You’ve probably heard about Michael Arrington’s CrunchPad. If not, you can get caught up here. This is a really important gadget you might not want, might not buy, but should care about.
Custom Hardware Solutions: Take standard, off the shelf components, and make me what I want. I want an HD Movie Camera was big hard drive and an MP3 player built in. You want your toaster to have a connector where your Zune can be plugged. As I said, really custom stuff. This world of made to order gadgets is exciting and I believe full of potential. The CrunchPad will be a nice, high profile, way to get that ball rolling.
Group Solutions: Dan Frommer is taking a dump (“it’s toast”) on the device for all the obvious reasons, no storage, web only, need Internet, etc. And, of course, if Apple comes out with a cheap device, Michael’s device gets clobbered because of the marketing machine that is Apple. None of this, in my view, matters. Arrington, love em or hate em, has enough fans or put generically, has enough like minded people that want what he is building to get it built and make it a success to the extent it needs to be for the people that want it. At least that’s the working thesis and, for sure, I could be wrong.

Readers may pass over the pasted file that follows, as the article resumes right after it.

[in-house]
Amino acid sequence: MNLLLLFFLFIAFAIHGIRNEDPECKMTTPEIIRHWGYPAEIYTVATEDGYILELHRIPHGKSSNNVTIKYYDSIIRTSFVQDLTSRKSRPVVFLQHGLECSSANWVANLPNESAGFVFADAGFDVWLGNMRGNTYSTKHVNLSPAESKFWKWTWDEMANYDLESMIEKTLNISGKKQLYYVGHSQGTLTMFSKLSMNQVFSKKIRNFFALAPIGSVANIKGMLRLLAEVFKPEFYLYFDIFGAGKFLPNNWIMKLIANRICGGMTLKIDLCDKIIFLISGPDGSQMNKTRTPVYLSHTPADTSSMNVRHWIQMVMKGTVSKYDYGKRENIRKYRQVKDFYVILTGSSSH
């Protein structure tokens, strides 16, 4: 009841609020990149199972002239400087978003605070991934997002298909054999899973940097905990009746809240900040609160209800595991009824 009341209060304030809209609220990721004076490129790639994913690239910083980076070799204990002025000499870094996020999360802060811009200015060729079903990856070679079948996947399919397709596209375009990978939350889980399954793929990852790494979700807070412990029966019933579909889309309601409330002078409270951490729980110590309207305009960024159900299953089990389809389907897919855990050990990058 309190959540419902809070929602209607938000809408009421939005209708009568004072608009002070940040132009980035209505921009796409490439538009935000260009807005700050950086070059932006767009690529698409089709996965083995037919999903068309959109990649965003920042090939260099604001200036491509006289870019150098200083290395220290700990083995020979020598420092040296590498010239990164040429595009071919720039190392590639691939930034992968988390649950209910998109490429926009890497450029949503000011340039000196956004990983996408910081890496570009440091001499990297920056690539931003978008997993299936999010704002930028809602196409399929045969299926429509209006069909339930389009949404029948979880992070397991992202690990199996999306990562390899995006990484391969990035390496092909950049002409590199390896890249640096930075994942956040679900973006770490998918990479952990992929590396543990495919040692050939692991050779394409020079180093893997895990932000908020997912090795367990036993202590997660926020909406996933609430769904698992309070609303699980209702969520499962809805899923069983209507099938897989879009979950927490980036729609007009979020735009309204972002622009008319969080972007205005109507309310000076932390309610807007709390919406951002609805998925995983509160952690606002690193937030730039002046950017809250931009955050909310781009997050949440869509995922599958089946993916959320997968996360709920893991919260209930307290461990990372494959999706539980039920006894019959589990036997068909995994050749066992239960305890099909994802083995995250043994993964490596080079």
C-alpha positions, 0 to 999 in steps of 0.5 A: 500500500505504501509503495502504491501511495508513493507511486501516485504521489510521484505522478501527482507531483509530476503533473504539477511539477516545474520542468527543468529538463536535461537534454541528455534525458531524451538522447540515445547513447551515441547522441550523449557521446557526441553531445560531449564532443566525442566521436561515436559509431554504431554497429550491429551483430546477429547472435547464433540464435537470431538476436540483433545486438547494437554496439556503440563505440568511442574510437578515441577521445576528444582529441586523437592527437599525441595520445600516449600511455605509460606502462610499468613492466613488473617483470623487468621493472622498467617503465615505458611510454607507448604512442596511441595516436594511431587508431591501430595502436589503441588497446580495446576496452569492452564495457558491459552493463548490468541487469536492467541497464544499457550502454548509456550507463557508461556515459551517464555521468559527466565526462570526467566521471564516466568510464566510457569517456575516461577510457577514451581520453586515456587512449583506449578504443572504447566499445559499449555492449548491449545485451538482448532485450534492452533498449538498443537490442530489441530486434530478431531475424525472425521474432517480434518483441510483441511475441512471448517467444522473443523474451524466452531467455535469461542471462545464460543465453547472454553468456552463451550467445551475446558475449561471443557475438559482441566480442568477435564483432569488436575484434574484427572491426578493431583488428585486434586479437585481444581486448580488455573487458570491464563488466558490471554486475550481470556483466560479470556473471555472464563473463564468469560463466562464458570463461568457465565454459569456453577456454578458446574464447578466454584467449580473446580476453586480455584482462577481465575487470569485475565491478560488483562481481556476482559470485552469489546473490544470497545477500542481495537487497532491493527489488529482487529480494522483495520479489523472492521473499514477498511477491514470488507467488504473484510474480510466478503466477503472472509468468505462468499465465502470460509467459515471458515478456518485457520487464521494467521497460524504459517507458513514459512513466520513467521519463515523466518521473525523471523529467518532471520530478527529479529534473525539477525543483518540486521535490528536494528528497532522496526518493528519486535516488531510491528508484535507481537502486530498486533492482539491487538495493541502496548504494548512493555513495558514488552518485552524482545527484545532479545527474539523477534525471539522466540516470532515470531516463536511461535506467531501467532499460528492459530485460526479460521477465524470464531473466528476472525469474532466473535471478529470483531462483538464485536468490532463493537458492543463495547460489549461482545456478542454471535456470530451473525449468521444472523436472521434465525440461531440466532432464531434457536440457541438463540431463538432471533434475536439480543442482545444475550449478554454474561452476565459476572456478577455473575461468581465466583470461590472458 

No, this probably isn’t the next Apple or Motion Computing, but here’s the secret.
Let’s assume there are just 1000 people out of all the TechCrunch people in the world that want this device. If this device gets made and sold to 1000 happy people and the result is a manufacturing world and process which can now do these “one off” type devices, the game changes.
That’s why I want this device to get made. It begins a high profile (and positive) disruption at the point of manufacture and that can mean exciting things to you. Good luck, Michael.
Enjoy your weekend, everybody.